Peekskill-Cortlandt Patch: “Please Fill Out This Application: Give us References and Your Facebook Username & Password”

With social media exploding in popularity more and more employers are looking at prospective employee’s Facebook pages. But, how far can they and should they go?

Lisa J. Stamatelos (pictured) is an adjunct professor of human resources management at Pace University’s Lubin School of Business.  The following is from her “Workplace – Wild and Wonderful” column which appears in the Peekskill-Cortlandt Patch. 

Face it, your employer or potential employer may want to check out your Facebook page.

This past week I heard on the news that some employers are not only looking at what they are able to see on a person’s Facebook page, but are outright asking individuals to logon to their Facebook account so they can look at it. Whoa, can they do that? The fact is, right now, they can. Is it violating federal law? TechCrunch reported that this past Wednesday the House of Representatives voted down a proposed amendment to FCC legislation that would have prevented current or potential employers from seeking access to employee Facebook accounts. It is possible that new legislation addressing this issue will be introduced.  Further, Democratic Senators Richard Blumenthal (CT) and Chuck Schumer (NY) are planning to introduce an equivalent bill in the Senate. In the meantime, what should you do if it happens to you now? 

I put the question to the students in my Human Resources class at Pace University in Pleasantville. As I looked out at the class I saw shock on most of their faces. Some insisted that an employer can’t do that. One young lady felt that asking for the information was akin to asking for the key to her diary  Another student said he would refuse and would not care if he did not get the job. I then asked, “What if you really need and/or want the job?” Would you give in? I saw the wheels turning. Don’t you just hate it when your professor asks you to think? Some changed their minds and indicated that they would comply. Others stood their ground.           

Even if an employer does not ask you outright to look at your Facebook page they can still peruse what is available to them. Obviously, the first thing to do is to make sure you do not have anything on any of your social media accounts that you do not want an employer to see. Next, use the privacy settings only allowing those you want to give permission to view your page. Keep in mind, there are “go arounds.” For example, I have heard that some companies will make up fictitious names and attempt to “friend” an applicant. I have also been told that if your page is blocked an employer might try to view one of your friends’ pages and gain access to information about you that way.      

Personally, I see demanding this information as an invasion of privacy. I would not ask this of an applicant. However, I would investigate if something alarming was brought to my attention. Pay attention to what you are posting. As Sergeant Phil Esterhaus of Hill Street Blues used to say, “Hey, let’s be careful out there.”

About this column: Lisa J. Stamatelos is the President of LJS HR Services. Stamatelos is a Human Resources Professional with over 20 years of management experience working with rapidly growing and changing companies. Her expertise includes employment law, recruiting, employee and labor relations as well as training and development. Stamatelos received her Bachelor of Business Administration (summa cum laude) and Master of Business Administration from Pace University. You can reach her at lisa@ljshrservices.com and visit her website, www.ljshrservices.com twitter.com/HRAficionada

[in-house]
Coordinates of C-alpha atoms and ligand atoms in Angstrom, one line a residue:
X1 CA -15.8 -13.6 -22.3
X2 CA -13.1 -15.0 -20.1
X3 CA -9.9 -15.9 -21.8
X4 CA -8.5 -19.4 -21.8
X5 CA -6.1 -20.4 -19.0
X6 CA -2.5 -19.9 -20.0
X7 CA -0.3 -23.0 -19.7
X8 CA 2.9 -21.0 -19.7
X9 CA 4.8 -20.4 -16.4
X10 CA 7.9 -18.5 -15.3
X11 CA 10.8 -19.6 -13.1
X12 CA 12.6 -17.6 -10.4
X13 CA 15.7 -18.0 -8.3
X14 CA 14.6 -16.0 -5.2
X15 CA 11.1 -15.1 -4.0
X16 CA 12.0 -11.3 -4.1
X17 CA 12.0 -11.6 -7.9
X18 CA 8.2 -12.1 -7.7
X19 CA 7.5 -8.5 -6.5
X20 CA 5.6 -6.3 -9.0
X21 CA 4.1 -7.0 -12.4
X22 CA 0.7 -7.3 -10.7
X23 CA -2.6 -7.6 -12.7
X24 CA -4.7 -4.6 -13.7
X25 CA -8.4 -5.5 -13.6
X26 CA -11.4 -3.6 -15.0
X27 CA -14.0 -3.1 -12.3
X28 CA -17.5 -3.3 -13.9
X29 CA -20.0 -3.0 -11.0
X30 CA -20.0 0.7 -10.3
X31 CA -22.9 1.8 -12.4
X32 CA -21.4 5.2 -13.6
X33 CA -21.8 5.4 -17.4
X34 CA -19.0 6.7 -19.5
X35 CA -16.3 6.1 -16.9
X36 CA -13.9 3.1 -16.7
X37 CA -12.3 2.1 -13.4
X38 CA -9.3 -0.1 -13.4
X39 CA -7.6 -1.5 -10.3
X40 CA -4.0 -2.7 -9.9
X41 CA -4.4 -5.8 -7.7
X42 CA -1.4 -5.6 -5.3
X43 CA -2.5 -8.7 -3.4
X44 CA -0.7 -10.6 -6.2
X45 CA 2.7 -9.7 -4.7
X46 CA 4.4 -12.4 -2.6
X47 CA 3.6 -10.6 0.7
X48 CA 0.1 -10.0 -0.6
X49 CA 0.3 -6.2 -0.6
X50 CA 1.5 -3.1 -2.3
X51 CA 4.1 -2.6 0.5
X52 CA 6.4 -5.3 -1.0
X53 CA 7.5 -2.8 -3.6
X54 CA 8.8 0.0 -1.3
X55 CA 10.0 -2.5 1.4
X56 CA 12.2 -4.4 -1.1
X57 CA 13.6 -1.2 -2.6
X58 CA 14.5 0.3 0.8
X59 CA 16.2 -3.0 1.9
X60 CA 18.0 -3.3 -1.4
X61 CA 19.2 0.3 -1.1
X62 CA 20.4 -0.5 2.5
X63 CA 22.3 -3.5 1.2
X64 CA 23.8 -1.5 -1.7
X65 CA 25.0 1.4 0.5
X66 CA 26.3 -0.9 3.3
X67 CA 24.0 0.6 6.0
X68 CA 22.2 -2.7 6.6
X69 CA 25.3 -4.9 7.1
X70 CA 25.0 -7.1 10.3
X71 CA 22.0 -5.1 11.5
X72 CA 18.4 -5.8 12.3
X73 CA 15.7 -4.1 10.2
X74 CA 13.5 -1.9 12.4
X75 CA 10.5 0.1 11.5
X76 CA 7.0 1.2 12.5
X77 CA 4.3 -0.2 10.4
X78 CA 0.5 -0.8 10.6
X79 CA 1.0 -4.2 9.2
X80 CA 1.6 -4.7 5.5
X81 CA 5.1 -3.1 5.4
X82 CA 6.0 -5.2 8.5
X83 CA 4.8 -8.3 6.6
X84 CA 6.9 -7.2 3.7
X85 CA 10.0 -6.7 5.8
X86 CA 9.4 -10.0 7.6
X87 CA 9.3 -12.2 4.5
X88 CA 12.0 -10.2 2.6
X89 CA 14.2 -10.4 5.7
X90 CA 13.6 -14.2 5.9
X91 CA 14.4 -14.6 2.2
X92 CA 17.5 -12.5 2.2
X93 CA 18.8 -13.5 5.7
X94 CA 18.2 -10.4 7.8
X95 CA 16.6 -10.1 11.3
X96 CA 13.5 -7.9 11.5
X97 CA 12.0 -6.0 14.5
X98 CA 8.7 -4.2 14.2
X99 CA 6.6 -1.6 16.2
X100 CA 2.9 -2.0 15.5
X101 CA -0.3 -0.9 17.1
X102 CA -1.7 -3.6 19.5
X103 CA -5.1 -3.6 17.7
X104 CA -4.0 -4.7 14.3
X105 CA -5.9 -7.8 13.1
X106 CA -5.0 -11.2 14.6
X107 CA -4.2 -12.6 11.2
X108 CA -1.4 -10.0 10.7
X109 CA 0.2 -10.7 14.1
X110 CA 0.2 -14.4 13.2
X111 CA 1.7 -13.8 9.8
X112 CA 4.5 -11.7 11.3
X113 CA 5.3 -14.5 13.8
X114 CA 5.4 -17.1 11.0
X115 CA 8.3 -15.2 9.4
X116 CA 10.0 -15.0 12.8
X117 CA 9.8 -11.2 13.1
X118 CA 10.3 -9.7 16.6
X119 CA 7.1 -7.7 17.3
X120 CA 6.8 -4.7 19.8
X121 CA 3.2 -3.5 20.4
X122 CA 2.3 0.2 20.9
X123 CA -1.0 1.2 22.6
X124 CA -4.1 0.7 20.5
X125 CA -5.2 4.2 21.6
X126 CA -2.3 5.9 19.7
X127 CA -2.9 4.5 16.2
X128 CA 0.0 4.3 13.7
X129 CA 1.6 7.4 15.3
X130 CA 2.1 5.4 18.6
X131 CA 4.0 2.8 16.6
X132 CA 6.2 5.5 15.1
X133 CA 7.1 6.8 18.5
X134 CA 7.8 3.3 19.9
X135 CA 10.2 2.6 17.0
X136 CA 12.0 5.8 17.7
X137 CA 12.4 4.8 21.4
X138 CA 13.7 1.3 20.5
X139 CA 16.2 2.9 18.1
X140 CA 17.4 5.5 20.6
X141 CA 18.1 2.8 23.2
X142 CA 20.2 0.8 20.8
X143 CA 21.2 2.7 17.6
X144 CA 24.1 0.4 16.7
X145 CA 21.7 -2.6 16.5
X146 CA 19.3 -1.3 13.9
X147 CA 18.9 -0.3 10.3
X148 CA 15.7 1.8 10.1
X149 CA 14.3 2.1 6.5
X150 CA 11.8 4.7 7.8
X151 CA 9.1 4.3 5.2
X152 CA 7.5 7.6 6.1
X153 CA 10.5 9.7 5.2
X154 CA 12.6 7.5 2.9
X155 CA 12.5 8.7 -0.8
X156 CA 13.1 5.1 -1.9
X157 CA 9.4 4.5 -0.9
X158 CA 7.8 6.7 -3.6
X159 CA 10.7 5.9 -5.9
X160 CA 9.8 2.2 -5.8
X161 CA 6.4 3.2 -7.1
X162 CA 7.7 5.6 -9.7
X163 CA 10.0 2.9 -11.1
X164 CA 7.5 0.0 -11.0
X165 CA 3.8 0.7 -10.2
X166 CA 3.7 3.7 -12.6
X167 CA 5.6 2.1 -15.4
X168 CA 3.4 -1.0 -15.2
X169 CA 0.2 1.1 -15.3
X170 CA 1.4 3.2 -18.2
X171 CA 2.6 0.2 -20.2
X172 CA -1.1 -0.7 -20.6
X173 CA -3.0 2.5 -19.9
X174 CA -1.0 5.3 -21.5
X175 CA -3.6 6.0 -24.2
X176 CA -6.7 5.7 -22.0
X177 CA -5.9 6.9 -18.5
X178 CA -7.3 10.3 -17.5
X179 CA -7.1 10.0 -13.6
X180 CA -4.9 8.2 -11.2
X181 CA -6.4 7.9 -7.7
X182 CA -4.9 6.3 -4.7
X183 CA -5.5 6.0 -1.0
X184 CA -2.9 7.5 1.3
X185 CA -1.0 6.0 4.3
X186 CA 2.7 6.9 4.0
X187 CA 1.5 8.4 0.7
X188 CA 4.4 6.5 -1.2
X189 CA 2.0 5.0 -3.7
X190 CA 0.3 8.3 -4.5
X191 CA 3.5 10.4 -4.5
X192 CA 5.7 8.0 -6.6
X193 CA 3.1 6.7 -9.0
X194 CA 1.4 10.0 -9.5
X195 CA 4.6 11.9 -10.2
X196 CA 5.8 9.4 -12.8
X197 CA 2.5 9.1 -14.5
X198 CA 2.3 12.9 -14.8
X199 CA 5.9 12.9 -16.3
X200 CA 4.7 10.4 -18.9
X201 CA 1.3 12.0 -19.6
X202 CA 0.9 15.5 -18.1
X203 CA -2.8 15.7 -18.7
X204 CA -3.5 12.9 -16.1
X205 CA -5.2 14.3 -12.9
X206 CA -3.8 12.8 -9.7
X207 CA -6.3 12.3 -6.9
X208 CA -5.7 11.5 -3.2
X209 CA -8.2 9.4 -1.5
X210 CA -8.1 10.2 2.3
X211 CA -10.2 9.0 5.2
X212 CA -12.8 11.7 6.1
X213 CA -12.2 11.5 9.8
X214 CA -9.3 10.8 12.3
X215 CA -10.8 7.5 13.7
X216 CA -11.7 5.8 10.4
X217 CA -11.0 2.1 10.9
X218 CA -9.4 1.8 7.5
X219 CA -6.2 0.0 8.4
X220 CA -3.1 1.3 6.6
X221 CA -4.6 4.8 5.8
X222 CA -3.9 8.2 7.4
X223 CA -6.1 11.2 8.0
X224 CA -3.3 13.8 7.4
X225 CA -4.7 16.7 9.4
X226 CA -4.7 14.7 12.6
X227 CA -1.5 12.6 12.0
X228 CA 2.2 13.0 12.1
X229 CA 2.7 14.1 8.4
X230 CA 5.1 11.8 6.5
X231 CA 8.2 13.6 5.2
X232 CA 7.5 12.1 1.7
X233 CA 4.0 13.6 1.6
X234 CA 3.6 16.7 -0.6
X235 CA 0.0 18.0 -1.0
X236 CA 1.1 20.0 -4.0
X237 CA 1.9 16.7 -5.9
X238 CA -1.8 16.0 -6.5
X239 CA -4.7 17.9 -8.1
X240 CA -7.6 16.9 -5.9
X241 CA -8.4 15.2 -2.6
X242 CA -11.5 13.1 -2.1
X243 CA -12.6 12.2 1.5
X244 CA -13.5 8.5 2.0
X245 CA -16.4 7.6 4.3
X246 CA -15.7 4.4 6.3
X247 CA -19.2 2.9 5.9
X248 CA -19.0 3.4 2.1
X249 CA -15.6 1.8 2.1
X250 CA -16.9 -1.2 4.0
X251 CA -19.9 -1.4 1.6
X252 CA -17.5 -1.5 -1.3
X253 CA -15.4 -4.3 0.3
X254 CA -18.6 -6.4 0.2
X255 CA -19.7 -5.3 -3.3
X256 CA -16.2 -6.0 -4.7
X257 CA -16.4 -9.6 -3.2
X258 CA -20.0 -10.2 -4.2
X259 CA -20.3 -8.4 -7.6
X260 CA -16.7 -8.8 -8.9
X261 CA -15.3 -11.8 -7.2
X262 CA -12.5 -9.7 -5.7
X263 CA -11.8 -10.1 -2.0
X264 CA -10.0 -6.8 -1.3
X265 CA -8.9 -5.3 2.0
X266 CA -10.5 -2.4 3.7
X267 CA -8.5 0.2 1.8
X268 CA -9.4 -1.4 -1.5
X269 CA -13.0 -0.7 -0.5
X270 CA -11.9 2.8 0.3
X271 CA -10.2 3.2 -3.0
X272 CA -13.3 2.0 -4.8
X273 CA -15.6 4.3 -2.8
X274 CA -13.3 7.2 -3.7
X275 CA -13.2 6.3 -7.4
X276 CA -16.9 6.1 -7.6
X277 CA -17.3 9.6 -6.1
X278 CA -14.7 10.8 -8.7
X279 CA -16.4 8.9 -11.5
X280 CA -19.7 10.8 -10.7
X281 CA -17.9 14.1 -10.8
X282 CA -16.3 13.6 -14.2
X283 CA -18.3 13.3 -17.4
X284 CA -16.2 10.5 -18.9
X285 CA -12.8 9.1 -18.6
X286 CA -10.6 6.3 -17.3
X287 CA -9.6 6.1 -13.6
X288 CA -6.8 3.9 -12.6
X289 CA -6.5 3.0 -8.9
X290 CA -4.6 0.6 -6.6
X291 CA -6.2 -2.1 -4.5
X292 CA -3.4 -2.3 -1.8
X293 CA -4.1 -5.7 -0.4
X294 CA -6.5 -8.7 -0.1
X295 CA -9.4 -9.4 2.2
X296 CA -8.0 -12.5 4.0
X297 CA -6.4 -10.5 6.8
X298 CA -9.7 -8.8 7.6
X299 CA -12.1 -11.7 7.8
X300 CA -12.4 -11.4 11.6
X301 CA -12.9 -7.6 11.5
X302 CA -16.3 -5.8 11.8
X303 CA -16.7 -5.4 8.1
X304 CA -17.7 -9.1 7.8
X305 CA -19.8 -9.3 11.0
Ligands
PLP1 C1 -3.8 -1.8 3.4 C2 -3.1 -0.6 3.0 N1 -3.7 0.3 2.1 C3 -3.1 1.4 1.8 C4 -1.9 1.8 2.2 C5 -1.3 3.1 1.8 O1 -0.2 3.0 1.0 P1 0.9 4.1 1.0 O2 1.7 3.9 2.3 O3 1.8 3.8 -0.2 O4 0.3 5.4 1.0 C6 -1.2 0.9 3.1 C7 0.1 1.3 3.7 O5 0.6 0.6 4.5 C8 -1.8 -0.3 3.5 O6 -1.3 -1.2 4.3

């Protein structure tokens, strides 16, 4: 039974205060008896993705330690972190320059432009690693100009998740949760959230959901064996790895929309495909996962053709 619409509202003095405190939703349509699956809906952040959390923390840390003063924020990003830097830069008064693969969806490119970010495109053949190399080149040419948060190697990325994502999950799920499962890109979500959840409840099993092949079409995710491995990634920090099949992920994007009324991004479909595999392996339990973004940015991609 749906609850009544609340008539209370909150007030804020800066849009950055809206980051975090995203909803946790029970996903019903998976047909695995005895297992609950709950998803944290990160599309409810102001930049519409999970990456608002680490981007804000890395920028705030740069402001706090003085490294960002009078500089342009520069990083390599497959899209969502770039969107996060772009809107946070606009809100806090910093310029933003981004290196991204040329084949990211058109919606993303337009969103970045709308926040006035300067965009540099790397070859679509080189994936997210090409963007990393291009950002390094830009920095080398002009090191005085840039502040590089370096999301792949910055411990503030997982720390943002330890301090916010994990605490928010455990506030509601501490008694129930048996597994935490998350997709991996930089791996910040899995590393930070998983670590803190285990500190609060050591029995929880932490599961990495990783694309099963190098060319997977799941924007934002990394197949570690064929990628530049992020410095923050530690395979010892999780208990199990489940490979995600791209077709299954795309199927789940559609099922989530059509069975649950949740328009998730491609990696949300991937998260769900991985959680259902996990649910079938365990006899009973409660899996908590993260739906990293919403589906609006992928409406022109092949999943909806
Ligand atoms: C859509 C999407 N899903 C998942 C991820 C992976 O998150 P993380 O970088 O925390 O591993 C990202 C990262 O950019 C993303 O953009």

The Star-Ledger: “Will a provision in Obama’s jobs bill to protect the unemployed help? Career experts respond.”

President Obama has proposed passing a law prohibiting discrimination against the jobless. Is this a good idea that will help the jobless find jobs, or are the only people it will help find employment lawyers? Lisa J. Stamatelos, an adjunct professor of human resources management at the Lubin School of Business, gives her thoughts on the pros and cons of this legislation to Lee Miller, Career Columnist of The Star-Ledger.

Buried within President Obama’s proposed $447 billion jobs bill is a provision creating a new category of individuals against whom it will be illegal to discriminate — the unemployed.

There is a near unanimous consensus that failing to consider individuals that are unemployed to fill job vacancies is a bad business decision because there is a wealth of outstanding talent who, through no fault of their own, find themselves unemployed.  A strong argument can also be made that treating these individuals, who are desperately seeking work, as expendable is morally wrong. Just because something is wrong, however, doesn’t necessarily mean that the best way to remedy the problem is to pass a law.

Lisa J. Stamatelos, an adjunct professor of human resources management at Pace University’s Lubin School of Business, describes the proposal as “sounding good in theory, but useless in practice” in Sunday’s edition of The Star-Ledger

“The proposed law would boost the caseload of employment lawyers and put another cost burden on employers of defending themselves against frivolous lawsuits,” she adds. “Being unemployed may also sometimes be a legitimate reason for not hiring someone, if their skills have become antiquated.”